Cautious implementation of low impact development recommended

Posted in: Environmental, Municipal, Water

lid-bmp-kari-nichols-300x263pxToday, many communities want the well-publicized benefits of green infrastructure, aka low impact development. However, LID with its many benefits may also have potentially adverse impacts. To strike the right balance, local governments must be aware of the potential risks.

LID Best Management Practices use dispersion and infiltration of stormwater runoff to mimic a natural hydrologic regime. Yet this may not always be compatible with existing or planned development. Possible impacts due to significant changes in interflow (shallow groundwater movement) or deep groundwater recharge include:

  • Increased landslide risks
  • Down gradient seepage and surface flooding
  • Adverse impacts to waterways and wetlands

Although it may be easier to balance these impacts in new developments, caution and consideration must be exercised with any LID BMP implementation.

To address these risks, it is important to understand site-specific constraints. Typically regional codes include infiltration facilities siting criteria: setbacks to landslide areas and wells and design restrictions for shallow groundwater and soil infiltration rates. It is best to apply engineering judgement in addition to these siting criteria. For instance, a typical setback may not be suitable if a substantial increase in infiltration volumes is projected and the area has known landslide risks. Another judgement call might be to limit LID retrofits where significant infiltration could raise shallow groundwater at existing structures.

The most complicated consideration is most likely the interplay between shallow interflow and deep recharge. The amount of retention, evapotranspiration and deep aquifer recharge for an undeveloped land area can be estimated based on the land cover and the local soils. Knowing the land cover and soil type means simplified assumptions can be applied to estimate the volume of interflow. The interflow in non-forested lands is greater than forested lands, as vegetation provides more retention and evapotranspiration.

Conversion of undeveloped land with moderately to highly permeable soils using LID BMPs results in mere small changes in deep recharge. Similarly, low permeability soils also experience small changes when shallow infiltration BMPs are implemented. However, using deep infiltration techniques within low permeability soils significantly increases deep recharge and eliminates interflow.

Within existing development, LID BMP retrofits typically result in significant increases of deep recharge. Further, when shallow infiltration BMPs are used in low permeability soils, an increase in interflow is expected.

What does this all mean?

Municipal leaders need an improved understanding of their specific land use, both historical and current. Leadership must be aware of land forms, such as proximity to landslide prone areas and protected resource areas such as wetlands, waterways and well fields. And finally they need to develop strategic approaches to limiting adverse impacts to their community.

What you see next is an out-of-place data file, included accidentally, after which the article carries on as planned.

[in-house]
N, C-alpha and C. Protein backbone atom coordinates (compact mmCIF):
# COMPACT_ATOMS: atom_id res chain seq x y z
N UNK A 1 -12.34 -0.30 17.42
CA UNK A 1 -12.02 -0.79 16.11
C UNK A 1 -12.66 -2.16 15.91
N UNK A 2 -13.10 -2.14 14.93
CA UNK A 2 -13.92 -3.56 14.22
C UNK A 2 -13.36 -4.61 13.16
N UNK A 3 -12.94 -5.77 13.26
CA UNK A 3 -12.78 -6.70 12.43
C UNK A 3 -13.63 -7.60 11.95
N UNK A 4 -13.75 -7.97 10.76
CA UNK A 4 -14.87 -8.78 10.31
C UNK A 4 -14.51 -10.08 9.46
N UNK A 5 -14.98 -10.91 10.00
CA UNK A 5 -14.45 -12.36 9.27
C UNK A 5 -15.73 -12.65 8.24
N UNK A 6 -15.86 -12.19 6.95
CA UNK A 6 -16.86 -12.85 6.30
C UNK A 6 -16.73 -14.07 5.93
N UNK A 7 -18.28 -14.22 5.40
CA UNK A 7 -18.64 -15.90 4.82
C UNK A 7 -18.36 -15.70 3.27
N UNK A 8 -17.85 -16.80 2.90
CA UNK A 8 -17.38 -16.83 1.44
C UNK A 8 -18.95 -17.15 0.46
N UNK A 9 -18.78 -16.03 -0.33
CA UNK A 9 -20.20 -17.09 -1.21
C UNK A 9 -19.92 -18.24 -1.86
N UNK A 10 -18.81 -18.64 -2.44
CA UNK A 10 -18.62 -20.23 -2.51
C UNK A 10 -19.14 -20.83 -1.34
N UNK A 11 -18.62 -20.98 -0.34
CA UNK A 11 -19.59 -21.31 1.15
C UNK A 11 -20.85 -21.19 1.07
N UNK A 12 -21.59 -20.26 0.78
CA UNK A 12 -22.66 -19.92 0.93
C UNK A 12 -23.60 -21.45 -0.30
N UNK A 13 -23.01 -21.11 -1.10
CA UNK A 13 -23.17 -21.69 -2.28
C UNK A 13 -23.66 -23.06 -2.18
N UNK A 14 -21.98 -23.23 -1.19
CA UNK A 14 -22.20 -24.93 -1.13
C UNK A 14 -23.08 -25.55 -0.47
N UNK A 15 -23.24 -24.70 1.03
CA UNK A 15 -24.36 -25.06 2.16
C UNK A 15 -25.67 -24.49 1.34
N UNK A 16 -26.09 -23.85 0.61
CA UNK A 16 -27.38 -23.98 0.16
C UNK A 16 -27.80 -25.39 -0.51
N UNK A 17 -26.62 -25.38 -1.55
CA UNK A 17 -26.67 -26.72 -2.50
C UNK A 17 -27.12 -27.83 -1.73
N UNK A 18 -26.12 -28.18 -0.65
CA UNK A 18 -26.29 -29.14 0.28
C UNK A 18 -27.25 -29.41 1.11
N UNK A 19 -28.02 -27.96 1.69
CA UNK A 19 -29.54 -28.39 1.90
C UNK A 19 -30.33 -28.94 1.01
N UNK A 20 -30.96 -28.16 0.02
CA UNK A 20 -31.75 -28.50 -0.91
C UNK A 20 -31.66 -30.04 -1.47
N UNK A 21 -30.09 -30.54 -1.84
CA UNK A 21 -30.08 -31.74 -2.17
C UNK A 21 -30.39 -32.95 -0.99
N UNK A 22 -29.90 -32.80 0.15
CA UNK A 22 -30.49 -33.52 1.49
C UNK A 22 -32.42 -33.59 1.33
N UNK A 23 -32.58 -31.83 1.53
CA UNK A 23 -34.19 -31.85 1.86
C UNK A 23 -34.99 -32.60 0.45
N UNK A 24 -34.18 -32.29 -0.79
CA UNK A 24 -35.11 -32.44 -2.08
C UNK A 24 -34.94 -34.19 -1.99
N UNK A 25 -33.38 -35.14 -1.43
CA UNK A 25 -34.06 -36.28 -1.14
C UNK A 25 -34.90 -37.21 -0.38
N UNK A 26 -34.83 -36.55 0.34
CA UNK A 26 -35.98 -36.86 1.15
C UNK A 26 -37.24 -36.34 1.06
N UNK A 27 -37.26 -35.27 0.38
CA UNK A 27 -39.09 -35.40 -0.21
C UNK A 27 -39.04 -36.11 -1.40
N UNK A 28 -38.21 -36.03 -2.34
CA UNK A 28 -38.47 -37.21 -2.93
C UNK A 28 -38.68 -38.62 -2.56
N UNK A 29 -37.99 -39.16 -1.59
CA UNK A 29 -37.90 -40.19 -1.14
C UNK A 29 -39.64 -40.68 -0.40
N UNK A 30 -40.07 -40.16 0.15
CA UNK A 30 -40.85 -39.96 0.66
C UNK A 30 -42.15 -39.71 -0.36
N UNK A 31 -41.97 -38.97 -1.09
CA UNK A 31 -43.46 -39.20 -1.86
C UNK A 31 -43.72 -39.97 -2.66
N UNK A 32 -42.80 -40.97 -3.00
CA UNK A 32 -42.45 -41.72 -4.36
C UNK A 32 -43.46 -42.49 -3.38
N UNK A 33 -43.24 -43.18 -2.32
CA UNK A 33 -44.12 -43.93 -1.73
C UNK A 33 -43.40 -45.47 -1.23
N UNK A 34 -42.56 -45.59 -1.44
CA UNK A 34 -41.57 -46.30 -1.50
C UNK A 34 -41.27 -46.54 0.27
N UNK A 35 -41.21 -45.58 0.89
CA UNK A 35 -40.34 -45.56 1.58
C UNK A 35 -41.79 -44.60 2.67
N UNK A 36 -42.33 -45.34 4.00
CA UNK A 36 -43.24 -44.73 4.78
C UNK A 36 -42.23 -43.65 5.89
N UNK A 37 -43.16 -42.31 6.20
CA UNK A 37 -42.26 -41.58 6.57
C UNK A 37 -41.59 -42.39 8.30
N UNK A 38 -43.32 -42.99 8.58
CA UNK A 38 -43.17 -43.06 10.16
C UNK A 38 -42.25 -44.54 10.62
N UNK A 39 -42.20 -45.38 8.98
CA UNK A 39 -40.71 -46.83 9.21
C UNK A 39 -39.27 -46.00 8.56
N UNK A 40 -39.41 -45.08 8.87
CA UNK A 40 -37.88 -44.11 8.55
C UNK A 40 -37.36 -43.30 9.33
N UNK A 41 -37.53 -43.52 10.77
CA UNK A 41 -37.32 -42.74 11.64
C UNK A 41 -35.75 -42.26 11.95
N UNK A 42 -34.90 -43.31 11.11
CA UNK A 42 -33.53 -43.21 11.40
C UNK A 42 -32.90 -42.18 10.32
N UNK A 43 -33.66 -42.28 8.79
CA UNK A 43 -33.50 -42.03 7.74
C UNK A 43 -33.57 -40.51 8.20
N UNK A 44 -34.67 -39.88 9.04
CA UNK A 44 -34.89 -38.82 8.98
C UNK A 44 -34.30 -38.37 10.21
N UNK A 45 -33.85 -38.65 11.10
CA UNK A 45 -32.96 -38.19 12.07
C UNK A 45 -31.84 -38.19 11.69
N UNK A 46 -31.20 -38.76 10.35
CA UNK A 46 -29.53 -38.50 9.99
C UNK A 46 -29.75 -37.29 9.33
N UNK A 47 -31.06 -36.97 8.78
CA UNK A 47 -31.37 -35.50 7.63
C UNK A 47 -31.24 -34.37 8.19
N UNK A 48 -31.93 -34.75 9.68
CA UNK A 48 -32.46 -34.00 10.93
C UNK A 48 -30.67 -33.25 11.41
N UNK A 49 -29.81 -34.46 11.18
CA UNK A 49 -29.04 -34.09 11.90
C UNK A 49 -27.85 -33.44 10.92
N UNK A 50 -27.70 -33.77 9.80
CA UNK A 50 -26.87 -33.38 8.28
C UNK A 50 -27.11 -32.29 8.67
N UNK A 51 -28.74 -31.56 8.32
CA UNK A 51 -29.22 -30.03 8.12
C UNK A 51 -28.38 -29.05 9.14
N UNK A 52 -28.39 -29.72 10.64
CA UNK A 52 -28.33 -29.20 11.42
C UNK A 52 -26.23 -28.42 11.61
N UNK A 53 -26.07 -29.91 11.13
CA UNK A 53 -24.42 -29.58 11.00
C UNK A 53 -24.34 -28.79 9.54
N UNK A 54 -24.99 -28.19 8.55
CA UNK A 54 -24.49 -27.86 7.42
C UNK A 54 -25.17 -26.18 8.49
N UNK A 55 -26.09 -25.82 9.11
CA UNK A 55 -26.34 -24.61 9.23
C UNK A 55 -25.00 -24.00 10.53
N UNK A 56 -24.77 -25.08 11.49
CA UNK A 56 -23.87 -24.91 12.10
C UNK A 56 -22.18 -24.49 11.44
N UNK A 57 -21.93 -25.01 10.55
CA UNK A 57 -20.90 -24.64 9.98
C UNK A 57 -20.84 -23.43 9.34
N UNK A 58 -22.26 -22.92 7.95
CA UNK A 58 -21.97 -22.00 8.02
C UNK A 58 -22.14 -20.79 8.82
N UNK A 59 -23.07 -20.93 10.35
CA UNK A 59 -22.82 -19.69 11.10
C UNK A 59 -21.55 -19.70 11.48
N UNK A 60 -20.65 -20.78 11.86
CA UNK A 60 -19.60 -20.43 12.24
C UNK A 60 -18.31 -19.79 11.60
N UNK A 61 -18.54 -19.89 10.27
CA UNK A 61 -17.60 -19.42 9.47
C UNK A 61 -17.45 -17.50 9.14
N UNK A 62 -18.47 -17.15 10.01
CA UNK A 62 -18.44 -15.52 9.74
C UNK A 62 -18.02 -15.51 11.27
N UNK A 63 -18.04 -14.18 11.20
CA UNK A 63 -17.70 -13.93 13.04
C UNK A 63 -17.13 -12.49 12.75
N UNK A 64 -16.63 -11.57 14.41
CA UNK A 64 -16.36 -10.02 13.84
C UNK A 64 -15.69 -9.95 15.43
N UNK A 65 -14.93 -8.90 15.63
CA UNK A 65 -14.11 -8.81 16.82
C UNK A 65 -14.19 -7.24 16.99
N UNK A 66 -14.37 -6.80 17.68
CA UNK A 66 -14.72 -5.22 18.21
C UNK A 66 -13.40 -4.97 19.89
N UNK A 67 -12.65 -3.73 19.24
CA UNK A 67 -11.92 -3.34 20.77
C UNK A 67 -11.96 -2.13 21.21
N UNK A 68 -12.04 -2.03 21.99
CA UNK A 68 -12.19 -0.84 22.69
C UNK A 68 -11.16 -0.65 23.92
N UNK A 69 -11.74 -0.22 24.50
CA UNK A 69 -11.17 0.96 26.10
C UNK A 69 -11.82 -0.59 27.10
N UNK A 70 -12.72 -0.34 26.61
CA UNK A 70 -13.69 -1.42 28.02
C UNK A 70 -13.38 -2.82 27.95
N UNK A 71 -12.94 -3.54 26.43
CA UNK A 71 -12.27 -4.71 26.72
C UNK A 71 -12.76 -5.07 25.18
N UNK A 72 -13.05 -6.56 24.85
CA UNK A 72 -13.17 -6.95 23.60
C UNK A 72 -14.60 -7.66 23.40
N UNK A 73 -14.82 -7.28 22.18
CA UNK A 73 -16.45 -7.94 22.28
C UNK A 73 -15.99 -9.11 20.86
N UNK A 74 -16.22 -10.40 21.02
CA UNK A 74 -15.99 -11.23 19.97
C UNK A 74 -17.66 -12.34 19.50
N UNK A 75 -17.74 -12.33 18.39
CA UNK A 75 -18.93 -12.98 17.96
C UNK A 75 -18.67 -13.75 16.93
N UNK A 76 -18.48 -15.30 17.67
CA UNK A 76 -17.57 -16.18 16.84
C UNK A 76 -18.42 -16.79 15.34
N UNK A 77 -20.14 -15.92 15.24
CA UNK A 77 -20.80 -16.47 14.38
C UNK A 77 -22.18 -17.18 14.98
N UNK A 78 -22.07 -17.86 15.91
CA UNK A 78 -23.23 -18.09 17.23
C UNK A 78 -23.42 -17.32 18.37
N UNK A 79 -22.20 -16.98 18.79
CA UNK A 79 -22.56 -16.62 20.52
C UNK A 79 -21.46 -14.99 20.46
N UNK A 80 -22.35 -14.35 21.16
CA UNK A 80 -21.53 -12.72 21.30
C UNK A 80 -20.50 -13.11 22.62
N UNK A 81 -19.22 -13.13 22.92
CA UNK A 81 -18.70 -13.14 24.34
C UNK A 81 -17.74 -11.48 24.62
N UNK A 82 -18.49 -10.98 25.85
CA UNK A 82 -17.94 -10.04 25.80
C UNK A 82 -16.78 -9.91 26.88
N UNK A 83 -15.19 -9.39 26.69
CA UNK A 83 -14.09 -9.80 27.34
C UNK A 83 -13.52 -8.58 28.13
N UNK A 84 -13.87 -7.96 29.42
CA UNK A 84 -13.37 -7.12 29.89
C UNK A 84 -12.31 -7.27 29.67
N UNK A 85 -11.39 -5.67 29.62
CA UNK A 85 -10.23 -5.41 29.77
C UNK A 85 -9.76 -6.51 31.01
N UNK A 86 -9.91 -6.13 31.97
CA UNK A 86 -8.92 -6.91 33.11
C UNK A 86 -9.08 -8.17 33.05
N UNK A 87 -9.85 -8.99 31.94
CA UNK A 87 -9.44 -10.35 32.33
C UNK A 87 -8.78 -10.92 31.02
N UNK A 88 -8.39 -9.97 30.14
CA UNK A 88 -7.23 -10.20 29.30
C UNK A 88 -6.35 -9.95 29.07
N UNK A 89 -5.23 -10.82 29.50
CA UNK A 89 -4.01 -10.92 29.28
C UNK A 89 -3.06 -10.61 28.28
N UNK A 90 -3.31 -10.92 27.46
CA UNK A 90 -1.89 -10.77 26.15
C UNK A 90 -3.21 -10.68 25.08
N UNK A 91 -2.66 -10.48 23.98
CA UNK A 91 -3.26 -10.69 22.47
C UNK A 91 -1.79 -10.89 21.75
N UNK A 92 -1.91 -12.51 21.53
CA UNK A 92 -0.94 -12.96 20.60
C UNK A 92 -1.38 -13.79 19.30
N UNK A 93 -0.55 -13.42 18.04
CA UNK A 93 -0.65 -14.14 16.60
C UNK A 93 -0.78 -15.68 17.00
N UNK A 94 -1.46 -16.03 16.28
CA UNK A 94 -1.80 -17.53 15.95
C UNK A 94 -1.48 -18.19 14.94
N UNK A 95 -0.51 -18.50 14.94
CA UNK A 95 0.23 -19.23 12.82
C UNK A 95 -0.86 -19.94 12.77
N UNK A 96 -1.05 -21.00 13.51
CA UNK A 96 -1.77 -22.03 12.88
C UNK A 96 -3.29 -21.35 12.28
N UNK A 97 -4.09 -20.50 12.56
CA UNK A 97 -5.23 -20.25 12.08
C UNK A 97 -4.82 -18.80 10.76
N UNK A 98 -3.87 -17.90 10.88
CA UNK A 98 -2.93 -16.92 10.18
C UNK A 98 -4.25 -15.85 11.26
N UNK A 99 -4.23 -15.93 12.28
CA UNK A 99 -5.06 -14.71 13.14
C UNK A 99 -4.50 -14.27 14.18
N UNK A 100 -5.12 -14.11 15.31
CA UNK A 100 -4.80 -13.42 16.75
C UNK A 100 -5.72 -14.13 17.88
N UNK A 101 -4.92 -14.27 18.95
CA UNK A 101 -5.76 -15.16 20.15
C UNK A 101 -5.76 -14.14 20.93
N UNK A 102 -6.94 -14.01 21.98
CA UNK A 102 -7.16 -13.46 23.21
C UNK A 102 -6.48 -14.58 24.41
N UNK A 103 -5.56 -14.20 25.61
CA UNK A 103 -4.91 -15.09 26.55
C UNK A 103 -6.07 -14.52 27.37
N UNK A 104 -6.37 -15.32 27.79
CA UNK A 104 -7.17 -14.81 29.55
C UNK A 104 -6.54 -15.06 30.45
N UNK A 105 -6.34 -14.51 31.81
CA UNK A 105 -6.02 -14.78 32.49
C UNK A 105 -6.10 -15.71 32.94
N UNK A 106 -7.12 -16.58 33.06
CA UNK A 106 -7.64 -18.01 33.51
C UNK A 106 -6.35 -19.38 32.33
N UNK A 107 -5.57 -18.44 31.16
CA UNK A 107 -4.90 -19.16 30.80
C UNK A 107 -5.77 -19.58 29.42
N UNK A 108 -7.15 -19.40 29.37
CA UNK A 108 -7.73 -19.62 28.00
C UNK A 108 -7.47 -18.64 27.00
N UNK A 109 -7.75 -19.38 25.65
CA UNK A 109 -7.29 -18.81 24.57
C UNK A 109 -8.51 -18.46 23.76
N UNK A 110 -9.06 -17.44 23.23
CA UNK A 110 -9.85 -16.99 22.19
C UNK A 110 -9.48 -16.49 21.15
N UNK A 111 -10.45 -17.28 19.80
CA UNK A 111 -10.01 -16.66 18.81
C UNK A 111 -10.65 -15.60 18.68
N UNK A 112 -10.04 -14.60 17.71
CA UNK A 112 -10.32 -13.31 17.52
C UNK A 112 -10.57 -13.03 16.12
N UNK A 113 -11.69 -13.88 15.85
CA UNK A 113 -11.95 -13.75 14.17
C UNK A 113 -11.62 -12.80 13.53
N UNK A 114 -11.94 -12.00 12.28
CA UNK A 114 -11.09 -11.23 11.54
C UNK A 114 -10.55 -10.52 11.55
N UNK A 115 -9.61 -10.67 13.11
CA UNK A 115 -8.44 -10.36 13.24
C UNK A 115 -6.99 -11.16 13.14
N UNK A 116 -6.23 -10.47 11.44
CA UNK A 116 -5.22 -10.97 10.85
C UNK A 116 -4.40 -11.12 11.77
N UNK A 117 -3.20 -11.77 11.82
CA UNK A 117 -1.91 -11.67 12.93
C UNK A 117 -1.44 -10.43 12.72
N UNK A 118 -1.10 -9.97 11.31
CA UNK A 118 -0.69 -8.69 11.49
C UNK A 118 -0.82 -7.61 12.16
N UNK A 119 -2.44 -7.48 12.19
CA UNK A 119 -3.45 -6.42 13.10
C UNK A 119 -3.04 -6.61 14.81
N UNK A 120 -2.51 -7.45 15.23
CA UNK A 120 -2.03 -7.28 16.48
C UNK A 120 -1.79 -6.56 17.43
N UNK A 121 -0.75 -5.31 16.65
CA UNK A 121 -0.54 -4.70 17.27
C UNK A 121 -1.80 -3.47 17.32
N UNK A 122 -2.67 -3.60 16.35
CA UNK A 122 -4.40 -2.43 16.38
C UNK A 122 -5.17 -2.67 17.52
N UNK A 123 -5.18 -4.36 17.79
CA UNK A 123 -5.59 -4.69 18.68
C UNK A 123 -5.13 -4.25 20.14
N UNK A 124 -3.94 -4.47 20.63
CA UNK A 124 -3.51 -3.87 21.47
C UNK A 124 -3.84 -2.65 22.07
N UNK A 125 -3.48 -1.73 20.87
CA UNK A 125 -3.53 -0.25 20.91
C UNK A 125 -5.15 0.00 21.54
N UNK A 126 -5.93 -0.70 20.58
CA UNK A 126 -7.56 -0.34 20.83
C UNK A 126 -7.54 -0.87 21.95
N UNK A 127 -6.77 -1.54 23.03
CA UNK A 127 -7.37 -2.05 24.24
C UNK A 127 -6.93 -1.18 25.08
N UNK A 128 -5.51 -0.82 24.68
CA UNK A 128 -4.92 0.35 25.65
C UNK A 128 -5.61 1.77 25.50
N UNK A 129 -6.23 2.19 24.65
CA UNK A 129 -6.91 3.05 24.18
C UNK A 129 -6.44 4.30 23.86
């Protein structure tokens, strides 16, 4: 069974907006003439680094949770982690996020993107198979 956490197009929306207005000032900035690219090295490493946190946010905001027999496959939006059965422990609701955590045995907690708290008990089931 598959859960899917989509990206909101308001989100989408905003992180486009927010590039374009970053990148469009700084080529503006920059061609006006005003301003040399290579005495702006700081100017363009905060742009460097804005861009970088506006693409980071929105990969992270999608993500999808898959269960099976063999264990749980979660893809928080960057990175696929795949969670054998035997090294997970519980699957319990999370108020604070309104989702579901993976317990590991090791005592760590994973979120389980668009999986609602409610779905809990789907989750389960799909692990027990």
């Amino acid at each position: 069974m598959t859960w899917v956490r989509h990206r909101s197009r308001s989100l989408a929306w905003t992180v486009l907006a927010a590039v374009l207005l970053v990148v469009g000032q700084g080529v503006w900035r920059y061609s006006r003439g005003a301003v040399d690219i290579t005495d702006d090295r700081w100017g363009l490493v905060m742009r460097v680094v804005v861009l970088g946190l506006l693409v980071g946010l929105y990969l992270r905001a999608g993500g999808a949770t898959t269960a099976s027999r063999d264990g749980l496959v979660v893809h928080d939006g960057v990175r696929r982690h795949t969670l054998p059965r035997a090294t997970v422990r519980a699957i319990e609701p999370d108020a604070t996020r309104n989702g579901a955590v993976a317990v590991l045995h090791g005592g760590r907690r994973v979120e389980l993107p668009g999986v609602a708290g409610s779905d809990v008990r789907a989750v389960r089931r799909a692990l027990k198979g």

A greater body of knowledge will reduce the risk to a community. It will also improve our guidance when helping you implement LID BMPs.

If you are interested in reading more on this subject, view Low Impact Development & Groundwater on page 13 of The Water Report, an Envirotech Publication.

Kari Nichols, PE

About the Author

If a raindrop falls on the project, Kari Nichols, P.E., gets involved to find a stormwater management solution. “I believe in dedication and follow-through,” she says. “Deciphering regulatory language and developing workable design solutions helps me connect with clients and colleagues.” Kari has a taste for adventure and a passion for sustainability, which she satisfies by exploring natural and urban environments.

Read more posts by Kari Nichols, PE

2 responses on “Cautious implementation of low impact development recommended

  1. Good comment. The failure to evaluate the setting (context) of an engineering solution often leads to unintended consequence. I recall cautions being given over 20 years ago when retention/detention basins were the rage for local flood management. It was noted that delaying runoff could create larger downstream peaks in some cases. Thanks for the reminder to investigate context.

  2. Land development and storm drainage have always been a complicated subject. In Washington, where I practice, storm drainage is controlled by the Department of Ecology. Counties and Cities are forced to follow State regulations or make stricter rules. Once enacted, agency staff enforce the one size fits all rules. Staff usually do not have a professional background or education. They do not allow deviations from rules therefore restricting common sense and site specific considerations.

    Having been involved in the development of non-traditional storm drainage since the early 1970’s I find that many of the agencies that developed past regulations knew little of the physical process therefore could not anticipate site specific issues. Some agencies were driven only by political realities regarding land development.

    Unfortunately,the drivers of development are planners who do not understand runoff and often set regulations that are unrealistic or counterproductive. The issue is not the physics of runoff but the inability to adapt approval procedures and site specific flexibility at the local level.

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